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[ Thread ][ Subject ][ Author ][ Date ]mandy rubino
Wed, 18 Nov 1998 10:39:06 -0500
I'm working on developing a lesson around manipulation of the
landscape. I have decided to compare contemporary "environmental"
artists - such as Andy Goldsworthy, Christo, Robert Smithson, and Jim
Reinders - with historical examples of land art, like Mt. Rushmore, the
Great Wall of China, and the Burial Mounds in Southern Ohio. I plan to
introduce ideas of collaboration, as many of these works are large scale
and an individual could not create them alone; appropriation, because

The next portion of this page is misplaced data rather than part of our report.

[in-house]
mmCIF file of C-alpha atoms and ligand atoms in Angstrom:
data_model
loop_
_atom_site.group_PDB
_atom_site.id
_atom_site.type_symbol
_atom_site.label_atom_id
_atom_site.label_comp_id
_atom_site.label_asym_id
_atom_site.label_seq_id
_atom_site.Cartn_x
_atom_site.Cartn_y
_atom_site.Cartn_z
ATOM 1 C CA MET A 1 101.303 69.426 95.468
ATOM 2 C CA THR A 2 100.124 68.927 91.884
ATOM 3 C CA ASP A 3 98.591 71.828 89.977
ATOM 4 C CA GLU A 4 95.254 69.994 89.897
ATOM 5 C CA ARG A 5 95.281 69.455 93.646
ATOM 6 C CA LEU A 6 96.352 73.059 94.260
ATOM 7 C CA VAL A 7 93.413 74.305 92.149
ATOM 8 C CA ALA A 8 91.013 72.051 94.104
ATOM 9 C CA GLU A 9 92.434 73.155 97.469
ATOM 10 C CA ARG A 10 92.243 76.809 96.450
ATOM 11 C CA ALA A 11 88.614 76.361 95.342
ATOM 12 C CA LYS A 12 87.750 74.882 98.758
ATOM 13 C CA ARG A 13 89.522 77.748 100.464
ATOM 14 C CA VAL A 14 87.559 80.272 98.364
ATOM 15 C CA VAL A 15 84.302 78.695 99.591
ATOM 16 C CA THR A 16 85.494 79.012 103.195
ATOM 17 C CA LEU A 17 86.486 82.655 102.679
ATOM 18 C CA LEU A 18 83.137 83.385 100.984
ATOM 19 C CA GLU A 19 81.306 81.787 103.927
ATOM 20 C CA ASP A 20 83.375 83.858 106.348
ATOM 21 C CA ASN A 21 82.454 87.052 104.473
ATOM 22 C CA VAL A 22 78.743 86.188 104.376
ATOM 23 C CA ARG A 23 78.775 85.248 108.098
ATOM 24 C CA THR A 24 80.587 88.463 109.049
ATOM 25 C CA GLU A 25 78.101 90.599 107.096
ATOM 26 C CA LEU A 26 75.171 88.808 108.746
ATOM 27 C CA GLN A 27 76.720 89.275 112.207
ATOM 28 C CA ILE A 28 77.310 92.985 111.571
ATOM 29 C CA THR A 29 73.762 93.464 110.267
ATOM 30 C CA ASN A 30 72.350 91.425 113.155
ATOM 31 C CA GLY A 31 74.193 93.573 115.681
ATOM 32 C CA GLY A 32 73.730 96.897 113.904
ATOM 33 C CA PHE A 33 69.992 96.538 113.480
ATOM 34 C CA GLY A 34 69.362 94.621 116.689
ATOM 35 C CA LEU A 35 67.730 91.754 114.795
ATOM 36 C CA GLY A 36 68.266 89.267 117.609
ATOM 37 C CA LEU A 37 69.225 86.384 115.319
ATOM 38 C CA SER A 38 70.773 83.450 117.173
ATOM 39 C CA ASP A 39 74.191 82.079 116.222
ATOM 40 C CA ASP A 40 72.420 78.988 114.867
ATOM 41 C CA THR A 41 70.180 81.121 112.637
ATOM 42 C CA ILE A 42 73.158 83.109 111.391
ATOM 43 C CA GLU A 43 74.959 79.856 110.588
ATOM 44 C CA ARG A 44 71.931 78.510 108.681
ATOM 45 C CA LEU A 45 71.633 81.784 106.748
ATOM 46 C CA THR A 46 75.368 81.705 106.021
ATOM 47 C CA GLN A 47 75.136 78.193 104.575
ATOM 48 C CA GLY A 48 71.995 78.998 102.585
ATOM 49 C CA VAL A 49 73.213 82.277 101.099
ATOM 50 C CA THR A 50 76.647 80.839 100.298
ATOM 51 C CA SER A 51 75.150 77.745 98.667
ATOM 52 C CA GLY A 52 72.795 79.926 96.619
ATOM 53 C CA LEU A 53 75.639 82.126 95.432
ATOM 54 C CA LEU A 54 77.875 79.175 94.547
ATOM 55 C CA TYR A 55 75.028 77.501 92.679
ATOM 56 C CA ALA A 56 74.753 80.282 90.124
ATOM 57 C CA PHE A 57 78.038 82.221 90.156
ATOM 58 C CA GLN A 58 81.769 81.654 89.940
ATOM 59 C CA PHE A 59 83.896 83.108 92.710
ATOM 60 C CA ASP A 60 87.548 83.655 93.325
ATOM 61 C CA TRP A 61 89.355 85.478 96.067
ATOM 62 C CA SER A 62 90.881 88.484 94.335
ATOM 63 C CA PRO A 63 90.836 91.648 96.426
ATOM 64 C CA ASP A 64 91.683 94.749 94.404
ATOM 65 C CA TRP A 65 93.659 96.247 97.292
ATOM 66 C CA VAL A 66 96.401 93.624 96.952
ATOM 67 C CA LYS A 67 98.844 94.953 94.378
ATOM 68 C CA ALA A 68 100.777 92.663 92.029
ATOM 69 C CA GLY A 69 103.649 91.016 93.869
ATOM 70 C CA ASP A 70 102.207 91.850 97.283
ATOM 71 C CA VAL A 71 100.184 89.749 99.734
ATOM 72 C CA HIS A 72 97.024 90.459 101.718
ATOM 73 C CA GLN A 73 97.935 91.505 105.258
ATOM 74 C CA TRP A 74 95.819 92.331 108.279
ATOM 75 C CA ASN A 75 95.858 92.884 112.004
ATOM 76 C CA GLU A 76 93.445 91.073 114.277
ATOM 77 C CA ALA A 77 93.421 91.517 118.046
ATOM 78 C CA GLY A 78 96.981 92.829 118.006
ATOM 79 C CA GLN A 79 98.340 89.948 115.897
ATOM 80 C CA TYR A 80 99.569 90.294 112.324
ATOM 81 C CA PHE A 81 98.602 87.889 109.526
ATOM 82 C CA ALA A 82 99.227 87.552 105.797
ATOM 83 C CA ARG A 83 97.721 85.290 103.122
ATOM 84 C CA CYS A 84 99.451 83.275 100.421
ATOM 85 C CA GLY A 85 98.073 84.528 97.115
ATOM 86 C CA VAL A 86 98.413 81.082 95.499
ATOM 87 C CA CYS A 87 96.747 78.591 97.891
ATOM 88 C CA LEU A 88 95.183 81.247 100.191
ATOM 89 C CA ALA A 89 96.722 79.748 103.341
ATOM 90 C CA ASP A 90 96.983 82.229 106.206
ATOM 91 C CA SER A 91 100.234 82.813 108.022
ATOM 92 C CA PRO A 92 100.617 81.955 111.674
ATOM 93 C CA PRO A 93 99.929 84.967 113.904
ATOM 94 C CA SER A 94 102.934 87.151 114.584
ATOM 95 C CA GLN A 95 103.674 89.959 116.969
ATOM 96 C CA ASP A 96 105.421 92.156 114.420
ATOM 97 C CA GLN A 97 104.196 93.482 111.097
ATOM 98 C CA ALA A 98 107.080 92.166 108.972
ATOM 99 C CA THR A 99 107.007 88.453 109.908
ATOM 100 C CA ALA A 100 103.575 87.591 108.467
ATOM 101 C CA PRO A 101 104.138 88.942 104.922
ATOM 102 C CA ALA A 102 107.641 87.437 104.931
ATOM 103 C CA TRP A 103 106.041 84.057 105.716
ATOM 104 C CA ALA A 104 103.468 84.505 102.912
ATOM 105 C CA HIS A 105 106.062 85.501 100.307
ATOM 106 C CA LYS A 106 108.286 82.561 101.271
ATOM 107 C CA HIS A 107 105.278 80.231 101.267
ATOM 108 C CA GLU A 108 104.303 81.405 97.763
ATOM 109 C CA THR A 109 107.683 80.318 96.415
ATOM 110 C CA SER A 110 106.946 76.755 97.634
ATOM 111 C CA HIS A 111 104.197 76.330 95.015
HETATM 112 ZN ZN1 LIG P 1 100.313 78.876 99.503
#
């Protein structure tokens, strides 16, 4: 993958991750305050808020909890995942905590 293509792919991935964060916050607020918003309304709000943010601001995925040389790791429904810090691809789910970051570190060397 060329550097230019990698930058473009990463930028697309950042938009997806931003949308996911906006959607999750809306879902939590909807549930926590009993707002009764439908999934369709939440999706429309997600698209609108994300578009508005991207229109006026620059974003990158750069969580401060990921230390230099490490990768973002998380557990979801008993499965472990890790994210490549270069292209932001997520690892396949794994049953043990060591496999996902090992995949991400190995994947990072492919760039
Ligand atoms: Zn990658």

some artists, such as Jim Reinders, choose to replicate historical
landmarks in an alternate, unusual medium; and permanence /
impermanence, since these artworks are outdoors in the elements and
often times incorporate natural surroundings, they cannot last forever.
With this last idea, I hope to tie in John Berger's book, Ways of
Seeing. He writes on the ways photography has changed how we view works
of art. Since much of this 'land art' is temporary and exists only on
photographs or video, I would like to explore the role of the photos.
Do the photographs change the validity of the original artwork? Is the
photo in itself art since it is the only record of the original?
I have formulated a series of questions to engage the students in
critical thinking and analysis. I would like them to explore the
validity of land art, the means of manipulating the land, and how they
can learn about such art if it only exists (physically) for a short